People in South Africa waddle 130km for endemic penguin species

Raising awareness of African penguins’ fight for existence is a tormenting business. Photojournalist Linda Markovina discovered as much while walking the equivalent of three marathons in one week along the coast of South Africa’s Western Cape.

Conservationists and concerned citizens took part in the sponsored ‘waddle’ from Gansbaai to Boulders Beach in April, trekking 130 kilometres to raise awareness for the endangered African penguin.

“By the third day I was in a state of mental torment and suffering the wrath of my feet with every passing kilometre,” Markovina writes in AG. “The blisters were also racking up faster than Eskom’s excuses for load shedding.”

The African penguin (Spheniscus demersus) is endemic to the south-western coast of Africa, living in colonies on a stretch of 24 islands between Namibia and Algoa Bay. Today the so-called ‘jackass penguins’ are in serious danger, with oil spills and over-fishing pushing the species towards extinction. Experts estimate that the minimum viable population is 50,000 pairs – the current population wallows below half of this critical threshold.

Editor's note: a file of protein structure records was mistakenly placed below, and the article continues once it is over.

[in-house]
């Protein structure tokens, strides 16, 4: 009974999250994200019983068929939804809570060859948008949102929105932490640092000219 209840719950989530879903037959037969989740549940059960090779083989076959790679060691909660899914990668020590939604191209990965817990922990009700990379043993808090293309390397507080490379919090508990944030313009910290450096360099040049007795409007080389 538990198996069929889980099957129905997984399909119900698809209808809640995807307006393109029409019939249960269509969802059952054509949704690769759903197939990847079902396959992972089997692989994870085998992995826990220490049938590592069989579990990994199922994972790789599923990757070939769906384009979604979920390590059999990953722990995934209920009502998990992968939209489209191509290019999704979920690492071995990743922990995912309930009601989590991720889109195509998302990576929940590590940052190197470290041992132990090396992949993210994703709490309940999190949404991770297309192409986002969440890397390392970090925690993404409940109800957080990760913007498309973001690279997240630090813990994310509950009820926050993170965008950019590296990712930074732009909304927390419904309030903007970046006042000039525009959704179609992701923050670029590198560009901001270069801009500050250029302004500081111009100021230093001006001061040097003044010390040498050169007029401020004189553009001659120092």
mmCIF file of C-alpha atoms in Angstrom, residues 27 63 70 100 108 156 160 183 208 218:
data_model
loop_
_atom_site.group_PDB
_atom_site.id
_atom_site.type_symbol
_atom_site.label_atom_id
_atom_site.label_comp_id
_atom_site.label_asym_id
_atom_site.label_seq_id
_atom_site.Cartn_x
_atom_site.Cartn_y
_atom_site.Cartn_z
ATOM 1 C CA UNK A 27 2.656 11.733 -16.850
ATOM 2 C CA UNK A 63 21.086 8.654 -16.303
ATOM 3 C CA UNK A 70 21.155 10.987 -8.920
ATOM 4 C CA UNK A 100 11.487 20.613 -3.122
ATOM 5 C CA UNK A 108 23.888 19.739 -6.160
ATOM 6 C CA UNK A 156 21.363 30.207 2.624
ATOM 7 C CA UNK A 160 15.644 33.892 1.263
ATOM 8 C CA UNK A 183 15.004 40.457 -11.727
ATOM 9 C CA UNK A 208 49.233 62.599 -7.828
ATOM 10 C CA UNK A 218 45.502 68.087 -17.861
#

“The critical decline equates to having lost 1,600 birds per week (more than two birds per hour) over the past century,” writes Markovina, “which is all the more reason why we need to start taking action to reverse this while we still can.”

Markovina took part in the walk as part of a Penguin Promises campaign seeking to raise awareness by trekking through seven penguin colonies along South Africa’s Western Cape.

“To affect any meaningful change we should always look to be planting seeds in the public consciousness in any way, whether this be in the form of robust action, covert films or shock tactics. Or simply going for a walk.”

And Markovina believes that the week-long waddlers’ hard work and torment have certainly been worth the effort:

“I now have a completely different perspective of long distance walking, but I also have a newfound respect for a little seabird that was my inspiration.”

Images via Linda Markovina

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